Disabato: Oak Forest steps up into Top 10 in boys basketball
By Pat Disabato firstname.lastname@example.org Twitter: @disabato January 22, 2014 8:54PM
Oak Forest's Jason Roland (14) drives to the basket while defended by Shepard's Jacob Littleton (4) in Oak Forest Friday, December, 13, 2013. | Jim Boyce/For Sun-Times Media
Updated: February 24, 2014 1:17PM
For those perusing the weekly SouthtownStar boys basketball Top 10, I want to assure you that your eyes are not deceiving you.
Hang up the phone. There’s no need to dial the optometrist.
That’s Oak Forest, a program that has as many winning seasons (3) as winless seasons (3) the past 26 years, taking residence in our Top 10.
It’s not by accident.
The Bengals, at No. 8, are legit — despite stubbing their toe Tuesday night against Illiana Christian.
“I don’t think we’ve ever been in the Top 10 during my 13 years in the program,” Oak Forest coach Matt Manzke said. “It’s a nice honor and I know it means a lot to the kids and the students. But the key is staying (in the Top 10) the rest of the season, which will mean we’re winning.”
Oak Forest is 14-3. Until Friday’s 64-62 victory over Richards, many skeptics questioned the Bengals’ legitimacy.
I wasn’t one of them. In fact, I referred to the Bengals as my “sleeper” during the preseason inside the pages of this very newspaper. The Bengals, despite a 12-17 record, were vastly improved at the end of last season and were returning much of the same personnel for the 2013-14 campaign.
The win over Richards was the Bengals’ coming-out party. Not so much the win itself, but how they won.
Oak Forest trailed by 12 points after one quarter. In most seasons, the opponent’s bus would be warming up and the fat lady would be singing.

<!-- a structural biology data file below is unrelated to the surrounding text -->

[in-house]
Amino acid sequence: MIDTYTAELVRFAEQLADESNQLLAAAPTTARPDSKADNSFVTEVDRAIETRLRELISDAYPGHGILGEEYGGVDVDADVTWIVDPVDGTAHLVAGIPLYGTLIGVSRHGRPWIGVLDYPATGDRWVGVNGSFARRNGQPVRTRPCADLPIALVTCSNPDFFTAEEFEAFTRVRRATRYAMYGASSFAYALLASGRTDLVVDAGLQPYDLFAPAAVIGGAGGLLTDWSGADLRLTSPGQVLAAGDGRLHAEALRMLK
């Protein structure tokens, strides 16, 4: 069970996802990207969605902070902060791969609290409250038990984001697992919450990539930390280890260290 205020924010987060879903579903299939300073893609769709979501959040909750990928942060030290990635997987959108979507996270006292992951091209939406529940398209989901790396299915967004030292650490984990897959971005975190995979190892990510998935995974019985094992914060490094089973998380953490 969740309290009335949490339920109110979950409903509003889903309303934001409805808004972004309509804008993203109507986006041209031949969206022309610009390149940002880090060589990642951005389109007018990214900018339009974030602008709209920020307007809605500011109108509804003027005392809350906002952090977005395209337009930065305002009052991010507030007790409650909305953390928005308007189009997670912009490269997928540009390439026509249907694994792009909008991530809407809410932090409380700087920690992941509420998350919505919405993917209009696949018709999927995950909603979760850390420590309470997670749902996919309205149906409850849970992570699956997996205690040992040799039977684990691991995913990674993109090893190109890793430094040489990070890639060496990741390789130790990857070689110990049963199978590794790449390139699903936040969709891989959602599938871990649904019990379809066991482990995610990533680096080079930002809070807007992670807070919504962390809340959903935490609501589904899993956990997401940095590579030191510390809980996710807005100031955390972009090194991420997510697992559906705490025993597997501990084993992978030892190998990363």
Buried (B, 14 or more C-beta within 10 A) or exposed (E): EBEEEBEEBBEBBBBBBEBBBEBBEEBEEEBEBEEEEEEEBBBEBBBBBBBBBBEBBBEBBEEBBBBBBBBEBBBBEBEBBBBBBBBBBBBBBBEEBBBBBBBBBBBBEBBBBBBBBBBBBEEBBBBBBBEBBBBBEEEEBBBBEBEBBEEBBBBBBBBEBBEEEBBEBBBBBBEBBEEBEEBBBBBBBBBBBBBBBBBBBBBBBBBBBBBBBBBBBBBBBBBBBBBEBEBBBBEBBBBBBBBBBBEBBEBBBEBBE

Not this season.
Seniors Tom Shute, Jason Roland and Dylan Ross, along with juniors Kyle Flanagan and David Gray, are not discouraged by deficits, no matter how large. Against Richards, reserves Armon Williams and Christian Tidball came off the bench and provided valuable minutes.
“We all play hard, and we don’t stop,” said Roland, the young man who directs the assault from the point. “Everyone contributes. We have a bunch of guys who can step up.”
Make no mistake, the Bengals’ scoring depth is a major asset.
Flanagan, Shute and Roland all average double digits in scoring, and Gray is knocking on the door. I’ll tell you what. If Gray would continue to show the explosiveness he did taking Richards’ Josh Meier to the rack for an easy layup, I have no doubt he easily could up his scoring average.
With Shute, Roland and Gray commanding opponents’ respect from the perimeter and the 6-foot-8 Flanagan emerging as a dangerous post presence, Oak Forest poses serious match-up problems.
Especially when considering Flanagan is shooting 80 percent from the free-throw line. The Hack-A-Shaq strategy is futile against the Bengals’ big man.
“It’s really, really important,” Manzke said of Flanagan’s free-throw shooting accuracy. “To have a post player like Kyle who can knock down free throws is huge. When teams start fouling him at the end of games after a rebound, he can make the free throws.”
Here’s the other key: The Bengals appear void of egos. It doesn’t matter who registers the most points. It’s all about the “W”.
That’s a credit to Manzke, who has done a fine job instilling a team first attitude.
“These are really great kids,” Manzke said. “They feed off each other and only care about winning. It’s fun coaching these guys.”
The big test, of course, arrives when Hillcrest comes to town Feb. 14. The Bengals would like to send the Hawks back to Country Club Hills with a loss. Hillcrest hasn’t won 25 consecutive conference championships by accident.
Manzke insists the Bengals aren’t looking that far ahead, even if Bengal Nation already has the date circled.
“We can’t afford to look ahead,” Manzke said. “We have to just focus on the game in hand. We need to take care of our end to make sure that game means something.”